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HPB Surgery
Volume 2010 (2010), Article ID 964597, 6 pages
Clinical Study

A Single-Institution Review of Portosystemic Shunts in Children: An Ongoing Discussion

Divisions of Pediatric, GI, and General Surgery, Mayo Clinic, Rochester, 200 First Street, South west, Rochester, MN 55905, USA

Received 10 December 2009; Accepted 1 March 2010

Academic Editor: Jakob Robert Izbicki

Copyright © 2010 J. B. Lillegard et al. This is an open access article distributed under the Creative Commons Attribution License, which permits unrestricted use, distribution, and reproduction in any medium, provided the original work is properly cited.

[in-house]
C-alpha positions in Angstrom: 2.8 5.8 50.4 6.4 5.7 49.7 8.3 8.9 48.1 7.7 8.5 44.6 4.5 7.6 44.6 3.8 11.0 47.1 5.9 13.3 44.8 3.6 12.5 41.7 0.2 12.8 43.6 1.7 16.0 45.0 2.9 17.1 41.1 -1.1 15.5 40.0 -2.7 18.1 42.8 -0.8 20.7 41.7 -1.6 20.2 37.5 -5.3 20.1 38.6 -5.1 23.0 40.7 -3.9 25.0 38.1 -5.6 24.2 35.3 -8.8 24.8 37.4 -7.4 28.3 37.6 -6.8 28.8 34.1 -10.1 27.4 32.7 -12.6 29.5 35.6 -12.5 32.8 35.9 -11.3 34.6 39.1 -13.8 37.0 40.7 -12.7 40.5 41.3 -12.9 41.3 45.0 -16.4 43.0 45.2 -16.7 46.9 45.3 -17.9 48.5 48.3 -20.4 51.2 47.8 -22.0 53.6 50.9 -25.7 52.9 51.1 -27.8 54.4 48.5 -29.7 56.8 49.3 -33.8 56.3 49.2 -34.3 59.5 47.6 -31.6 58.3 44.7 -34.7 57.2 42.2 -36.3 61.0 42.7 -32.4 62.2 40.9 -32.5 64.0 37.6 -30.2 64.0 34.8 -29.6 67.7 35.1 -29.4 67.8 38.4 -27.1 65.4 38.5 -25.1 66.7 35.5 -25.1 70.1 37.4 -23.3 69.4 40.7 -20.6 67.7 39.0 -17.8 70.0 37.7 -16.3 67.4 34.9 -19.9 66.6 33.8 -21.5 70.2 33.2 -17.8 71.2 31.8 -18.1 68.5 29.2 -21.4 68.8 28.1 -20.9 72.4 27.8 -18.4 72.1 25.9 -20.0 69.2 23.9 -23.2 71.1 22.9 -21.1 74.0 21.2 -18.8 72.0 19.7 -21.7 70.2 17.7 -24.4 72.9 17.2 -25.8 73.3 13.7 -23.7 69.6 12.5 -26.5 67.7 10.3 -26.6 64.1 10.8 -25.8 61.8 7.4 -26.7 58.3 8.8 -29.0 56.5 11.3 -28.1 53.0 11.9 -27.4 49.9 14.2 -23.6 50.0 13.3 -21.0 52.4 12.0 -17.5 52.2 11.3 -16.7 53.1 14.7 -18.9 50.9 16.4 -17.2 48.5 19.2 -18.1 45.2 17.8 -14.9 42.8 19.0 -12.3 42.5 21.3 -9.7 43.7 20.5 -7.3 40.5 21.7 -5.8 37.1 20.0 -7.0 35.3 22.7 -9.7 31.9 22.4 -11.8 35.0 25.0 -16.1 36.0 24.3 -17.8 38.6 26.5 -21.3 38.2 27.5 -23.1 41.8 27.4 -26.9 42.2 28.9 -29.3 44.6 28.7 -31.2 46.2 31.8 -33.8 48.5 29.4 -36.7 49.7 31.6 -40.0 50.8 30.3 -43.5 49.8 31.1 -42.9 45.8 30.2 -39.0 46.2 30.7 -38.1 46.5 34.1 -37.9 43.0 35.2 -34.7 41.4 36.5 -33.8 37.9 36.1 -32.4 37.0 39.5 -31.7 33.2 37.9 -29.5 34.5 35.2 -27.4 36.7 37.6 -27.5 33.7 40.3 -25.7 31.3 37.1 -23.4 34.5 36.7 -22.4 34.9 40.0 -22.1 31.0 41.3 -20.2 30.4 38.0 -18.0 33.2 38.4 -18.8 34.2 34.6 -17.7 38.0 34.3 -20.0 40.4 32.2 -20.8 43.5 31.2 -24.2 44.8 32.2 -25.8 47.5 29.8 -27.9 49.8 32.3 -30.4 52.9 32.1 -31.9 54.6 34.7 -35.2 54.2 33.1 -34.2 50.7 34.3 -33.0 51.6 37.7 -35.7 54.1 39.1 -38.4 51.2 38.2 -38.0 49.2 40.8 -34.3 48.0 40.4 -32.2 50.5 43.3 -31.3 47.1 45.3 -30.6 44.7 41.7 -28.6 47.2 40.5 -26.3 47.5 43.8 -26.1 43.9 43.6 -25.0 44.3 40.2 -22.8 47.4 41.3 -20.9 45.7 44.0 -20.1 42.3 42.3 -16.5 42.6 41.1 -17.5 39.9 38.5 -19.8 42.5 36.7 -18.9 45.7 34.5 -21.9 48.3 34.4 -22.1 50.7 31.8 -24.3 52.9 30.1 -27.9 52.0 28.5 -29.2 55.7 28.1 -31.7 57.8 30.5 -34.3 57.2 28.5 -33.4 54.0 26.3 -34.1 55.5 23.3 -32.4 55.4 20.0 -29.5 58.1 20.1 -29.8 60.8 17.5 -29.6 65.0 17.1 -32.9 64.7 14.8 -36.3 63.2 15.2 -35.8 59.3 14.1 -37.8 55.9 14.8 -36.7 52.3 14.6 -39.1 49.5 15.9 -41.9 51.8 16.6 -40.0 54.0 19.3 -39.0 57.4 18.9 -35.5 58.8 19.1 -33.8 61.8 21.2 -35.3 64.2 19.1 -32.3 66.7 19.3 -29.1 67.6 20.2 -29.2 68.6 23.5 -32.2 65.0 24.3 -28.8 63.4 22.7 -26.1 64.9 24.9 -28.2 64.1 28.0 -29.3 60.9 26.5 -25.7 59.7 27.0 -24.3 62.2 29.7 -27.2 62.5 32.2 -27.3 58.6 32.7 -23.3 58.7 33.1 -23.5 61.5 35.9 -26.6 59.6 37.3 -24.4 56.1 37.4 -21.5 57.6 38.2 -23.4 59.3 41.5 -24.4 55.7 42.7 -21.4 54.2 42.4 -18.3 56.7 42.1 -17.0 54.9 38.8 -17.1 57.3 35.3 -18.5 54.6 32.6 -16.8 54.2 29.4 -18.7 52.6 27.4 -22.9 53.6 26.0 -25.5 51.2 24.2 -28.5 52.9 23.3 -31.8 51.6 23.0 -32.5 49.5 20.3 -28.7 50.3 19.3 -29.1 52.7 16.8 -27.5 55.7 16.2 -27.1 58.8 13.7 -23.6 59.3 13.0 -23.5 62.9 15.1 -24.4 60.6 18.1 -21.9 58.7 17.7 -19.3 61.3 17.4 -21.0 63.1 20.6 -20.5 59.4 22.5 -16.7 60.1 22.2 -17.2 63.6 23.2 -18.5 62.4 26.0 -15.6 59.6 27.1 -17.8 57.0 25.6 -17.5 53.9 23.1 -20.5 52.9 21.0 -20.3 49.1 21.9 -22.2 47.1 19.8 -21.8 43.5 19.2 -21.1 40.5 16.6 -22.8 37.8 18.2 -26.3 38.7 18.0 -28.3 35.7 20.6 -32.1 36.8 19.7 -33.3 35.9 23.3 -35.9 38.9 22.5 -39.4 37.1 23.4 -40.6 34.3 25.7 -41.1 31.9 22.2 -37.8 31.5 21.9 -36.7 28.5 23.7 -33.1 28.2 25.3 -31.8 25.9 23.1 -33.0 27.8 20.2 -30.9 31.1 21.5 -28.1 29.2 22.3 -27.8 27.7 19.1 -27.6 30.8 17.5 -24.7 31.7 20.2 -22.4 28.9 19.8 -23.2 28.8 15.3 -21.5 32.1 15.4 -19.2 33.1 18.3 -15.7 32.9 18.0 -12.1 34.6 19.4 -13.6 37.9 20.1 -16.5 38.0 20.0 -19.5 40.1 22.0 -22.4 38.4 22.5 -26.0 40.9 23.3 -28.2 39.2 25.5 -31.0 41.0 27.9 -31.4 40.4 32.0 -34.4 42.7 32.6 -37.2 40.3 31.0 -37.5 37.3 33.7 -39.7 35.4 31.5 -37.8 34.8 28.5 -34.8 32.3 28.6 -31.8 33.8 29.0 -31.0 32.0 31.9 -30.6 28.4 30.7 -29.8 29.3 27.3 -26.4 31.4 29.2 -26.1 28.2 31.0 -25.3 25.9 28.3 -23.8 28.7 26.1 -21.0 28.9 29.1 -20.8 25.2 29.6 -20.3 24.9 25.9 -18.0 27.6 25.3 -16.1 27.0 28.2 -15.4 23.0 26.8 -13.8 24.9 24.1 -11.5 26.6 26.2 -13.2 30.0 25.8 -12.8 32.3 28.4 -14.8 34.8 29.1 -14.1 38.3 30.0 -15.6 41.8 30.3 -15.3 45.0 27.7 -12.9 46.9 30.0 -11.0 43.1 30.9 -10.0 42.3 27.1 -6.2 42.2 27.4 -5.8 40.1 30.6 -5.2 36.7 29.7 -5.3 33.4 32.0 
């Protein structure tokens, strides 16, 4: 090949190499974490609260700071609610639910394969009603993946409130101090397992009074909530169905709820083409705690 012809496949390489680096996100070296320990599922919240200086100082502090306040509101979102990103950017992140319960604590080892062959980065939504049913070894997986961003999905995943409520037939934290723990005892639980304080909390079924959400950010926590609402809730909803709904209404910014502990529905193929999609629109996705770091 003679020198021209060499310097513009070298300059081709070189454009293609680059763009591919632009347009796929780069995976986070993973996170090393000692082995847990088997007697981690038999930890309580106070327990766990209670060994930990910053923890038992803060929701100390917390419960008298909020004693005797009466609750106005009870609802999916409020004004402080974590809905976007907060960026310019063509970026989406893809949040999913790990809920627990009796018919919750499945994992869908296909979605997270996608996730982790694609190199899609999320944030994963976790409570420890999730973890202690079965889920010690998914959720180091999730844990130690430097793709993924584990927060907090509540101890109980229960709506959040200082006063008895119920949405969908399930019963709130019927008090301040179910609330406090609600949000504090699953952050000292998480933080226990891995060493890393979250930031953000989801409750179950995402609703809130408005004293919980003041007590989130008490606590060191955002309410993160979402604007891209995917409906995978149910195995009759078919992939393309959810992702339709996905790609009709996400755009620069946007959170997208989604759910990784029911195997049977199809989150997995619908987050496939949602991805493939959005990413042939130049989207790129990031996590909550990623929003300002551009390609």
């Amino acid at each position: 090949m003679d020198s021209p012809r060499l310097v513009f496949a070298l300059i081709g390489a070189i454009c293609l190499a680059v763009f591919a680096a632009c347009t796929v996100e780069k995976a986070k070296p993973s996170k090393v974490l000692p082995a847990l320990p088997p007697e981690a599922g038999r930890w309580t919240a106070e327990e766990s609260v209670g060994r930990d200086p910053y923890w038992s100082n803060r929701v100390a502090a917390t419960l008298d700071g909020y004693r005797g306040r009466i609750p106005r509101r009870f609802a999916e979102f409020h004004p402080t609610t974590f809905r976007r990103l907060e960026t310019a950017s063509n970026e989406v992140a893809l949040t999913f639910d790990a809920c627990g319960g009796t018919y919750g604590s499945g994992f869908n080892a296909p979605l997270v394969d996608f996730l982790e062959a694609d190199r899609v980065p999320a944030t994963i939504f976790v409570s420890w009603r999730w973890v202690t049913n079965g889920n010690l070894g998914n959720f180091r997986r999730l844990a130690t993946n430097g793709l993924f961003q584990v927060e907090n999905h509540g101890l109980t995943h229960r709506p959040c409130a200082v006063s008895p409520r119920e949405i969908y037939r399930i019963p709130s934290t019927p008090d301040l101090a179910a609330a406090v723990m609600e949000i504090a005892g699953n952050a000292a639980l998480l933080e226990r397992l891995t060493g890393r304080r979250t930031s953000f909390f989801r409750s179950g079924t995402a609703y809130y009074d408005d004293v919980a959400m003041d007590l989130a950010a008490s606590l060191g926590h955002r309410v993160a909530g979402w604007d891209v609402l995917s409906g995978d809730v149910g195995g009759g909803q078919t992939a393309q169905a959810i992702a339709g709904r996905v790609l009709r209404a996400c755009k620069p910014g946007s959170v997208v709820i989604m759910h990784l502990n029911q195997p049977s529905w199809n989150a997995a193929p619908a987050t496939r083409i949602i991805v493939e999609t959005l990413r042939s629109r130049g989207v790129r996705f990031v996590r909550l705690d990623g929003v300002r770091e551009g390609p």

Purpose. Review the safety and long-term success with portosystemic shunts in children at a single institution. Methods. An IRB-approved, retrospective chart review of all children ages 19 and undergoing surgical portosystemic shunt from January 1990–September 2008. Results. Ten patients were identified, 8 females and 2 males, with a mean age of 15 years (range 5–19 years). Primary diagnoses were congenital hepatic fibrosis (5), hepatic vein thrombosis (2), portal vein thrombosis (2), and cystic fibrosis (1). Primary indications were repeated variceal bleeding (6), symptomatic hypersplenism (2), and significant liver dysfunction (2). Procedures performed were distal splenorenal bypass (4), side-to-side portocaval shunt (3), proximal splenorenal shunt (2), and an interposition H-graft portocaval shunt (1). There was no perioperative mortality and only minor morbidity. Seventy percent of patients had improvement of their symptoms. Eighty percent of shunts remained patent. Two were occluded at a median follow-up of 50 months (range 0.5–13.16 years). Two patients underwent subsequent liver transplantation. Two patients died at 0.5 and 12.8 years postoperatively, one from multisystem failure with cystic fibrosis and one from post-operative transplant complications. Conclusions. The need for portosystemic shunts in children is rare. However, in the era of liver transplantation, portosystemic shunts in selected patients with well-preserved liver function remains important. We conclude that portosystemic shunts are safe and efficacious in the control of variceal hemorrhage and symptoms related to hypersplenism.